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Rural carriers grill FCC on cell exclusives [U]

updated 03:10 pm EDT, Tue May 20, 2008

Rural Cellular Grills FCC

(Updated with official word) A coalition of extra-urban cellular service providers is today taking the Federal Communications Commission to task as early as today in an attempt to break incumbents' dominance of the cellphone industry, according to reports. The Rural Cellular Association is expected to petition the FCC to investigate the legality of carriers striking exclusive deals for the iPhone and other handsets that prevent any other carrier from offering a given phone over a certain period.

While meant to gain an edge over close competitors in the cellphone market, these deals also have the effect of stifling the ability of small carriers to offer similar lineups, the RCA argues. Rural providers in many cases are unable to secure deals for many desirable phones and thus either lose out to major competitors or else have poorer phone catalogs. The iPhone is cited as a specific example in the complaint; as most of Vermont and some countryside areas in 15 other states aren't served by AT&T, many residents have no official option whatsoever for the iPhone.

US cell providers have traditionally offered staunch opposition to any attempts to break exclusives, claiming that such deals are permitted in a free market and that they are necessary to spur growth in their subscriber bases. The five largest providers in the US have increasingly turned to exclusives in recent months. AT&T's iPhone deal has since been followed up by Verizon's agreement for the LG Voyager, Sprint's for the Samsung Instinct, and Alltel's for the LG Glimmer.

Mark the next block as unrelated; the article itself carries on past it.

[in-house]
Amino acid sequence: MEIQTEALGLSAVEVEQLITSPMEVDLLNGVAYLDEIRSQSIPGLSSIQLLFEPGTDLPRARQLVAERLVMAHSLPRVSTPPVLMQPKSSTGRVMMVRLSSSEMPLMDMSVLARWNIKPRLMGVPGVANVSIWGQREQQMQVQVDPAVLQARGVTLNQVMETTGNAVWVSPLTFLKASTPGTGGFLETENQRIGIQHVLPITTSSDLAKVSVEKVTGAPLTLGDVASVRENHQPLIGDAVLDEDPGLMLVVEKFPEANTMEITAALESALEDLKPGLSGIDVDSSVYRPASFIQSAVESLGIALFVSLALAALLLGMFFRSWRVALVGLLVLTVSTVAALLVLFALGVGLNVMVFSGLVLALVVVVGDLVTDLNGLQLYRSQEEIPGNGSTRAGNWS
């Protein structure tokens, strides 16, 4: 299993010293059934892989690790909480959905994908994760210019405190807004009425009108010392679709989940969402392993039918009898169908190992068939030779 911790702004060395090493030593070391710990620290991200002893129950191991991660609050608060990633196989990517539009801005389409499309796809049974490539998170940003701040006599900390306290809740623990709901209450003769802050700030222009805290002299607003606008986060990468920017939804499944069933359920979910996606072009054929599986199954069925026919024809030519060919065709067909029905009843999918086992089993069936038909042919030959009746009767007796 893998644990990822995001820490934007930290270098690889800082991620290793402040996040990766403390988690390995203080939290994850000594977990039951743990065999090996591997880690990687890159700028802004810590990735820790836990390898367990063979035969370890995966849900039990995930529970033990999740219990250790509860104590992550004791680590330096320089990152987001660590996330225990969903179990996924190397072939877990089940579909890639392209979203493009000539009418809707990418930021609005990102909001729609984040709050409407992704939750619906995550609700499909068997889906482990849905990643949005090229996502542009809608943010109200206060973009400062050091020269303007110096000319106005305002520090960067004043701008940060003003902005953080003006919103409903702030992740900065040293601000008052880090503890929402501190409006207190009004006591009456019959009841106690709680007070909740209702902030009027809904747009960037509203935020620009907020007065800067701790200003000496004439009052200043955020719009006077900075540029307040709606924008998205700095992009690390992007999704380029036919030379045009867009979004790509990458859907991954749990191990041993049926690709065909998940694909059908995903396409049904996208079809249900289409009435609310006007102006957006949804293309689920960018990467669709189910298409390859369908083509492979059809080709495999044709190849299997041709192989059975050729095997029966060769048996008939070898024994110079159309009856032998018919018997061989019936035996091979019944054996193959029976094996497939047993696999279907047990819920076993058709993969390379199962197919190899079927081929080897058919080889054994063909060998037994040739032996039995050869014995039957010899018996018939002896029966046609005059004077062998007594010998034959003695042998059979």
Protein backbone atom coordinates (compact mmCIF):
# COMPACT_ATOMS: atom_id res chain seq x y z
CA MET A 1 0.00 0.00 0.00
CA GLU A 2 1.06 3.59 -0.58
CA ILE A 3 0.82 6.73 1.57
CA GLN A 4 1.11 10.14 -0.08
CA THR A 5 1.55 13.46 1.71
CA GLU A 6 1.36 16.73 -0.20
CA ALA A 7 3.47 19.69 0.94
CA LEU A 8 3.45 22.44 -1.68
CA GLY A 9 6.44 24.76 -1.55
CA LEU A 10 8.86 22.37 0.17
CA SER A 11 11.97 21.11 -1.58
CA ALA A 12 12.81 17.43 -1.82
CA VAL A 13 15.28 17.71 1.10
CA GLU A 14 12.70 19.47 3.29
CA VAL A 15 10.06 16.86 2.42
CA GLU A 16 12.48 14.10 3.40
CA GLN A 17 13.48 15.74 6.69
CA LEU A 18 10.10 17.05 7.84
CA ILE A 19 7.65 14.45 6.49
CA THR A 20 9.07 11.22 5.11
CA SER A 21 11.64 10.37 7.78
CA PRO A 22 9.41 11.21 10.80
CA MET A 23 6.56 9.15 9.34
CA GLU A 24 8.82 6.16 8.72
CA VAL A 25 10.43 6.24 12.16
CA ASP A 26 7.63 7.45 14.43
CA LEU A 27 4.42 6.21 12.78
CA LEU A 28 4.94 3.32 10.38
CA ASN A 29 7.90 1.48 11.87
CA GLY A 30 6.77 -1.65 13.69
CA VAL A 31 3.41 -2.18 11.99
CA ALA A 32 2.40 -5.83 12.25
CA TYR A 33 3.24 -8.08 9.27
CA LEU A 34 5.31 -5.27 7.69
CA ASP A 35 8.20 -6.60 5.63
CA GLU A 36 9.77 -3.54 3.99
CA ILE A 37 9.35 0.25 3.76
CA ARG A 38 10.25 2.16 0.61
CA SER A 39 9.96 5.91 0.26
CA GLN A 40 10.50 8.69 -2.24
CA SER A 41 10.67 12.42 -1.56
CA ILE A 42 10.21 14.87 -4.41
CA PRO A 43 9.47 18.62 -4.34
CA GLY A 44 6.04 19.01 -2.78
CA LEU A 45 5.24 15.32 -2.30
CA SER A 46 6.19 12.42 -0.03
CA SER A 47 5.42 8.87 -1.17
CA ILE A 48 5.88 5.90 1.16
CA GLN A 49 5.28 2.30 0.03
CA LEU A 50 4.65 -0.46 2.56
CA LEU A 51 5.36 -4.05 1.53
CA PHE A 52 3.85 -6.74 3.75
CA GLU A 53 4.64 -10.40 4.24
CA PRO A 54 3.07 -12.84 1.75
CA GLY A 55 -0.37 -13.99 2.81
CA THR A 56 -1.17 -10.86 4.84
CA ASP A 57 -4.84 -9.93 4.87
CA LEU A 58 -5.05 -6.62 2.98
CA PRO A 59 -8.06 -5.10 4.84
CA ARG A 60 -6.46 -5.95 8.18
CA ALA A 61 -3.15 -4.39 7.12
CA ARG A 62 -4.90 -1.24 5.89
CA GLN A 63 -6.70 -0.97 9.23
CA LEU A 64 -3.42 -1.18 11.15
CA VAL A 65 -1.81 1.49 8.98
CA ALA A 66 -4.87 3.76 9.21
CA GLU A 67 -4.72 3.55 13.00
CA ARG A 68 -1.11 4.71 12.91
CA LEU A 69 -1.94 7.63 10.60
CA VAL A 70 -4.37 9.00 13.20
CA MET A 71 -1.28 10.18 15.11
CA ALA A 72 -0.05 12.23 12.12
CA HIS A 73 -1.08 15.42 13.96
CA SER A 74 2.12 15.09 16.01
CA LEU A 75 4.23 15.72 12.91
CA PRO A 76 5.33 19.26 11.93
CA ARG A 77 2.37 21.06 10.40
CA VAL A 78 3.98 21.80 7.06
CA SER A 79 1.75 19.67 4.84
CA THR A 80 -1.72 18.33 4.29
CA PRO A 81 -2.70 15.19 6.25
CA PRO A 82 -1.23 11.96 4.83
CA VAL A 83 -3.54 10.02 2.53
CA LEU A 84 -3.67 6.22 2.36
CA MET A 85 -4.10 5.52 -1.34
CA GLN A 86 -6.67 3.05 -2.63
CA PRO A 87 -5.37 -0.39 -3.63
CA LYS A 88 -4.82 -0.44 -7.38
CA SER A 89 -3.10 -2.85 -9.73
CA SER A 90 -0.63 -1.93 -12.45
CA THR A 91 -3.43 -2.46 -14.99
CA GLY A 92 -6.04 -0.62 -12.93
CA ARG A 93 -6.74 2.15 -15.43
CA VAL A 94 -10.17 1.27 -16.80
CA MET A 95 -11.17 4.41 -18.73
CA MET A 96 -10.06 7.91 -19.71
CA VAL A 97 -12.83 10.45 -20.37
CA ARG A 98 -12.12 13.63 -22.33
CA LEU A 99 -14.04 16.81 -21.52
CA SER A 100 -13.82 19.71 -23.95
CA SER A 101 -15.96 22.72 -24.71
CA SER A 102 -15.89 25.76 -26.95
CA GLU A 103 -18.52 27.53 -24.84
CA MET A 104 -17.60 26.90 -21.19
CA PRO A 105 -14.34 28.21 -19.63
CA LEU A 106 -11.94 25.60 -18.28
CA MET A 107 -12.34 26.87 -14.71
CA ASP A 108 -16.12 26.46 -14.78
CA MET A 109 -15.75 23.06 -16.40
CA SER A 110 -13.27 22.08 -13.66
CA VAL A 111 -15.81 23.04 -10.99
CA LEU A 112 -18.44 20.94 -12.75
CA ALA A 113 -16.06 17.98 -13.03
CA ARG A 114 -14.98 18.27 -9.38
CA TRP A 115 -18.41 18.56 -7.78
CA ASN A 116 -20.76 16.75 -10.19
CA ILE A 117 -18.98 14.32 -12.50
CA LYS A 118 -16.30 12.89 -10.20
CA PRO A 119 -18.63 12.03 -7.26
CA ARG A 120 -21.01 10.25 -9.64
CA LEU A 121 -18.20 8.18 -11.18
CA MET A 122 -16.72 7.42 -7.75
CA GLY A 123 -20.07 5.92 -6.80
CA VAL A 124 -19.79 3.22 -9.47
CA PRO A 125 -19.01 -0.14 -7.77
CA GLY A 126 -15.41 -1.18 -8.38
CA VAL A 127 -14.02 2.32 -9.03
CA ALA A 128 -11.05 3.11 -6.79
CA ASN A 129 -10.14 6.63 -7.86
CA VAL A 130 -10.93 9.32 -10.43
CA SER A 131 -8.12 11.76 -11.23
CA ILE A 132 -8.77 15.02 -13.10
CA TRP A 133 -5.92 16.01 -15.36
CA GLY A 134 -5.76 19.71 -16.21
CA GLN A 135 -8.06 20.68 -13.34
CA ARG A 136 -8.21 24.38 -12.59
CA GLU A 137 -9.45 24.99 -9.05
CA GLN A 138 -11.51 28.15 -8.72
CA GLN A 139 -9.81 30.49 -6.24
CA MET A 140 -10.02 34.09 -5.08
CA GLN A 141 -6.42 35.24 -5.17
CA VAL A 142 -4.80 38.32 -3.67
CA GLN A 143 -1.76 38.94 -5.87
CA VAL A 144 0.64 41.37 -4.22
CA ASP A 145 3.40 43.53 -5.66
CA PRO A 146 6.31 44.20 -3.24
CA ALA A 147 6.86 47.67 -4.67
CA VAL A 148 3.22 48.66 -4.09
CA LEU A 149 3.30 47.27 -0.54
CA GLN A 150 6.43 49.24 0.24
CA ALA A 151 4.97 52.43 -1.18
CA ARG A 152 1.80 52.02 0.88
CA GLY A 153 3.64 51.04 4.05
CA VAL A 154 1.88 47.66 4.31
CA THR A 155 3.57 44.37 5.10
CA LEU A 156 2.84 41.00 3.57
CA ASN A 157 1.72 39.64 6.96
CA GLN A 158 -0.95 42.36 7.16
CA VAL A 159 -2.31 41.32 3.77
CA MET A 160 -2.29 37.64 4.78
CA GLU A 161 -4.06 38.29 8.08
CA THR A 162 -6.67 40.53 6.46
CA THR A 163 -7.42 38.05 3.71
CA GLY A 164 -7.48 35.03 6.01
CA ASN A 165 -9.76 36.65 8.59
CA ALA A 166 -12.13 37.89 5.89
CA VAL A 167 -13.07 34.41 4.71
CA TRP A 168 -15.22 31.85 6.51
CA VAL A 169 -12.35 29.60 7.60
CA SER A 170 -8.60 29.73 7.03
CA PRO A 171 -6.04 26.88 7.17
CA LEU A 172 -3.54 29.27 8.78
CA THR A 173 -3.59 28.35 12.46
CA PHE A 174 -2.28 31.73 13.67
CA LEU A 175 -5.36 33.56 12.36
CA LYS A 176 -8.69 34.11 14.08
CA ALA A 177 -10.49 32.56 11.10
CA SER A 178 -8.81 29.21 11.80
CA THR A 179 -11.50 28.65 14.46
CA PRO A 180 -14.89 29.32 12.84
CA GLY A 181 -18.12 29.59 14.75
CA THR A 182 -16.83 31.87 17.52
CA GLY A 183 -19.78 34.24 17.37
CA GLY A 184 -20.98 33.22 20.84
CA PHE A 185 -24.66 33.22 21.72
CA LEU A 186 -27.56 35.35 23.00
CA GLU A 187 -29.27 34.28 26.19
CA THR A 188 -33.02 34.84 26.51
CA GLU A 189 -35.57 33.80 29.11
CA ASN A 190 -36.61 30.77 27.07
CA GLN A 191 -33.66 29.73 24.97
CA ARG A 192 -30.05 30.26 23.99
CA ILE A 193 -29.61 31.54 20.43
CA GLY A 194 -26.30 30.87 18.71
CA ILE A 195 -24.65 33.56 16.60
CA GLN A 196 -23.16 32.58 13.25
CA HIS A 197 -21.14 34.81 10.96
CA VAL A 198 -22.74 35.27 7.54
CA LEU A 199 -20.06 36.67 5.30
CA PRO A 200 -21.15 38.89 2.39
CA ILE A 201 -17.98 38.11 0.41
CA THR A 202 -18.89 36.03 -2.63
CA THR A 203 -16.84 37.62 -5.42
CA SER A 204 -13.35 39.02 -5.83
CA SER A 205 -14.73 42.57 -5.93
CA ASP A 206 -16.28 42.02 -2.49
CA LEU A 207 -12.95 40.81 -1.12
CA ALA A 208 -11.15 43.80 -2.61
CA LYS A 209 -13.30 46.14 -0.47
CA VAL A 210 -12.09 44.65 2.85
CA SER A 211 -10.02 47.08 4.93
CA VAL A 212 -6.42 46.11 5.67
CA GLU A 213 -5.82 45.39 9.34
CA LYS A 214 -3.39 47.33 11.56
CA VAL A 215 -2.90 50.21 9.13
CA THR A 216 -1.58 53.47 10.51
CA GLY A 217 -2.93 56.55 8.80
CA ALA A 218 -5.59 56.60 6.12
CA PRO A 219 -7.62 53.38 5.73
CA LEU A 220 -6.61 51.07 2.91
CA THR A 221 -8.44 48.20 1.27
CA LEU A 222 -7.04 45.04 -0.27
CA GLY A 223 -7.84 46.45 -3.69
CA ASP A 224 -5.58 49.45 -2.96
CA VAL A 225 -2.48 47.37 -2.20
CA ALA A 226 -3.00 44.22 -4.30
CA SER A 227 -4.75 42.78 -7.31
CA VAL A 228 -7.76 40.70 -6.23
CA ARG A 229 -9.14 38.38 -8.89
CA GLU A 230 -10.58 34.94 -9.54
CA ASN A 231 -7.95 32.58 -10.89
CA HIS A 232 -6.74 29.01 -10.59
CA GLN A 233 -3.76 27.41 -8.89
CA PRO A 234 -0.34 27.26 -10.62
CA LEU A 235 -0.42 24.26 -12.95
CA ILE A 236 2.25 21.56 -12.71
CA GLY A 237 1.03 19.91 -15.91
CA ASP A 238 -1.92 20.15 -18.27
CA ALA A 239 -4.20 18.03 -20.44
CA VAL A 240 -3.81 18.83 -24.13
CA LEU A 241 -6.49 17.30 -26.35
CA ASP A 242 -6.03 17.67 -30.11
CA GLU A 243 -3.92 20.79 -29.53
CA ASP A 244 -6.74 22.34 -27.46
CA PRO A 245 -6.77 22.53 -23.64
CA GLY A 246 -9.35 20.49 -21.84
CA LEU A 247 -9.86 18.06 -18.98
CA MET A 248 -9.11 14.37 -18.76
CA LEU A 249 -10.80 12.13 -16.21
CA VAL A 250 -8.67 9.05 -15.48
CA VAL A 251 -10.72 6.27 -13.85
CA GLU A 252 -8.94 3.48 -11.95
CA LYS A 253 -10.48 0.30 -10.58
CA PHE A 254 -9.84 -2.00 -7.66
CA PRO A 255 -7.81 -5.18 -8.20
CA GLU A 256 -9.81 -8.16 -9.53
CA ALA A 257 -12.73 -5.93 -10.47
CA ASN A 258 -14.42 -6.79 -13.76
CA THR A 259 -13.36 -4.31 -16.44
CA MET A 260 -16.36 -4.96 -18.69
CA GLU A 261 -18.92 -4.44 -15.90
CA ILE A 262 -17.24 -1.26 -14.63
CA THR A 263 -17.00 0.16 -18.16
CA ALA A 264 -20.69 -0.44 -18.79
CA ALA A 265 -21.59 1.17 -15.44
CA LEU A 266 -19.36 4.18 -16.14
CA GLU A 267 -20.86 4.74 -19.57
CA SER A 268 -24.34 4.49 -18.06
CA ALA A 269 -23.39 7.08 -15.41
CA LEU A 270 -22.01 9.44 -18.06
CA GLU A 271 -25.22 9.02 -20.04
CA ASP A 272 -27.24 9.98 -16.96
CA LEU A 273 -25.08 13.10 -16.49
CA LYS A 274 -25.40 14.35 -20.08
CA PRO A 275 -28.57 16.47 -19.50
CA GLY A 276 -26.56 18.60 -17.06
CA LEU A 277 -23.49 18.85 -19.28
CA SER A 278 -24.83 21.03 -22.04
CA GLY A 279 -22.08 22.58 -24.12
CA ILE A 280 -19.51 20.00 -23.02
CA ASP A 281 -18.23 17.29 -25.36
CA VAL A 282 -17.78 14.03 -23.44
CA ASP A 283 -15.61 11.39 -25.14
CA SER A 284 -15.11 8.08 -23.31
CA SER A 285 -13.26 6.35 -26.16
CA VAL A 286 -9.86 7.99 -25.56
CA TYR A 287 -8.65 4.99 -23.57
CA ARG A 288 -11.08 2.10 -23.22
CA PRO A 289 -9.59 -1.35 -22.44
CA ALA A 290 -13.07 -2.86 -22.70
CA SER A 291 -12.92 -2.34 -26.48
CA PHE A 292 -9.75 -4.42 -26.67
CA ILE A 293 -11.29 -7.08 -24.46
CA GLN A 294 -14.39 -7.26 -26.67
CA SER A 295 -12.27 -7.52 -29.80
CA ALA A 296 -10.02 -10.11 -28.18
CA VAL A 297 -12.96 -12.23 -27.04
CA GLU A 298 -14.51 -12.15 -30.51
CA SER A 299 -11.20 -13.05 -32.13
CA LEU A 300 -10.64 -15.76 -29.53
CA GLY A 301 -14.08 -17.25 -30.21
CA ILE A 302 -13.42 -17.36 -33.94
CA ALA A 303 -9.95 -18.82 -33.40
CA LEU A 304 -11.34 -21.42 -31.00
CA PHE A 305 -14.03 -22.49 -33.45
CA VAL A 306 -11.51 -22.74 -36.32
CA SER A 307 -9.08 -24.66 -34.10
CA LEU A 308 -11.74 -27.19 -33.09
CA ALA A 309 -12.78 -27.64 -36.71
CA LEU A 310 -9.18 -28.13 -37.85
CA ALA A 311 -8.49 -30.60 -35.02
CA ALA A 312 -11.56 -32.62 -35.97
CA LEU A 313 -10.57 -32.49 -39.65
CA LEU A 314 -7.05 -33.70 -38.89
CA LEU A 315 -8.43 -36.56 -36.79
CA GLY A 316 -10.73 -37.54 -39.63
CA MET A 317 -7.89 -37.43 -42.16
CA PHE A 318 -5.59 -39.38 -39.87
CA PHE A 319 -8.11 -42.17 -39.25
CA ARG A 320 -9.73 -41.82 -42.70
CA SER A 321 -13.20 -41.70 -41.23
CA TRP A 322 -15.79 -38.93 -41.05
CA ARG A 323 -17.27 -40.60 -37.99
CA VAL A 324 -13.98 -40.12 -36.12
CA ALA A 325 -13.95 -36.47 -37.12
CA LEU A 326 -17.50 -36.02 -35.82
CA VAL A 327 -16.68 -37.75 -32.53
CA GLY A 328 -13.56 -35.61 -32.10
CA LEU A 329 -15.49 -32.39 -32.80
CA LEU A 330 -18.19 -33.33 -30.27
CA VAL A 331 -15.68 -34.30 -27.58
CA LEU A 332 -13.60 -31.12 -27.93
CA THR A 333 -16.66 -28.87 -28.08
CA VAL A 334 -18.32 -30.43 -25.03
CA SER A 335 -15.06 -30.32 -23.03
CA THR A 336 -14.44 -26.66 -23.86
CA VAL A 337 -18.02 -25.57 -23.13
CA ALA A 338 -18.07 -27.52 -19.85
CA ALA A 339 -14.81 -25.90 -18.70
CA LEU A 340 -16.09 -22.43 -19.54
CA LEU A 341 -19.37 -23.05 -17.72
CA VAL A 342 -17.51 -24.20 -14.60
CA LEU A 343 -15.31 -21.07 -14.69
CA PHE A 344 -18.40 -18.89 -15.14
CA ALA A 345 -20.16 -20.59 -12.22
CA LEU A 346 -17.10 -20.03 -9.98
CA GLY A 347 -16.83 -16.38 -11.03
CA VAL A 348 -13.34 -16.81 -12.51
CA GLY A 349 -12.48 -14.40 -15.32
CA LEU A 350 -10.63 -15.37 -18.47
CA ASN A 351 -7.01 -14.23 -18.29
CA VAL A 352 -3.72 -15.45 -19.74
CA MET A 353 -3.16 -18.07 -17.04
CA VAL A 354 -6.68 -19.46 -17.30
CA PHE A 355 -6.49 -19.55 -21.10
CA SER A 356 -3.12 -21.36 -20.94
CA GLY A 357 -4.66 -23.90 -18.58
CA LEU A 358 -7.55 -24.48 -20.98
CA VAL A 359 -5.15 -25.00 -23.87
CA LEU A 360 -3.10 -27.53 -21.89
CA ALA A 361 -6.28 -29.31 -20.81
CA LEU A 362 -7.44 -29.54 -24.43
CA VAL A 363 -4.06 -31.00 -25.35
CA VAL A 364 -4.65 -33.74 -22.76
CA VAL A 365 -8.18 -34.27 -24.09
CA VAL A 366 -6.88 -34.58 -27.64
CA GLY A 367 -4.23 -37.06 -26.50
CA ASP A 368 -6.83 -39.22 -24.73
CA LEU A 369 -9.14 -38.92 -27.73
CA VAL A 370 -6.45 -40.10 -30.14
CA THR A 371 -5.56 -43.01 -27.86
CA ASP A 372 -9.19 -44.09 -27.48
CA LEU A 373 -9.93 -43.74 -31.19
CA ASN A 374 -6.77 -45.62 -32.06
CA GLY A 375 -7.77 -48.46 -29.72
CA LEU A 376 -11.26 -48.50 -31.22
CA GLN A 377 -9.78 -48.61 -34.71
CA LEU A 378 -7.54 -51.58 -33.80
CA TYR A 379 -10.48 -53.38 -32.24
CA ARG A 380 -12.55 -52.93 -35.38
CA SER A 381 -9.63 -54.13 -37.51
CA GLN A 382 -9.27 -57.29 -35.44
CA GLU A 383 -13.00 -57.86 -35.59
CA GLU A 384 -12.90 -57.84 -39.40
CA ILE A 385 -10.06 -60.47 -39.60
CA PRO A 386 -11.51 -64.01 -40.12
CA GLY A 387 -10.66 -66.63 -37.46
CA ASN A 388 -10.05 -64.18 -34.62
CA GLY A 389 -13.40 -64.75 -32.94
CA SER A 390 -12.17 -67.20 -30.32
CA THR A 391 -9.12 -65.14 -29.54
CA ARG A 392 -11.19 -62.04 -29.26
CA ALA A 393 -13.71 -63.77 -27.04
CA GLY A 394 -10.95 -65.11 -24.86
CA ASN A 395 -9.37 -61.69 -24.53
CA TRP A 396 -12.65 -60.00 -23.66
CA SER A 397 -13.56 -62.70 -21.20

Congressional Democrats have repeatedly pressed carriers on such points and in recent months have introduced measures that will allegedly improve access to carriers by reducing or dropping cancellation fees and reduce the power of carriers to impose contracts.

Update: the RCA has officially filed its complaint and has made the petition available (PDF).




by MacNN Staff

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Comments

  1. Athens

    Joined: Dec 1969

    +2

    I support it

    As a customer I don't like the idea of being locked in to a service provider to obtain the product I want either.

  1. unity@mac.com

    Joined: Dec 1969

    -1

    Actually...

    This is posted on electronista :)

  1. bjojade

    Joined: Dec 1969

    +1

    Agreed!

    Being in a small market myself not served by any of the 'big' players, it is very difficult to get any 'modern' phones. The fact that cell carriers are using a phone design to lure customers instead of the quality of the service the provide is the biggest issue.

    If phone models would work across carriers, then the one with the best service at the best price would win. These artificial monopolies on the hottest phones only lock people into contracts to get the phone regardless of the service quality.

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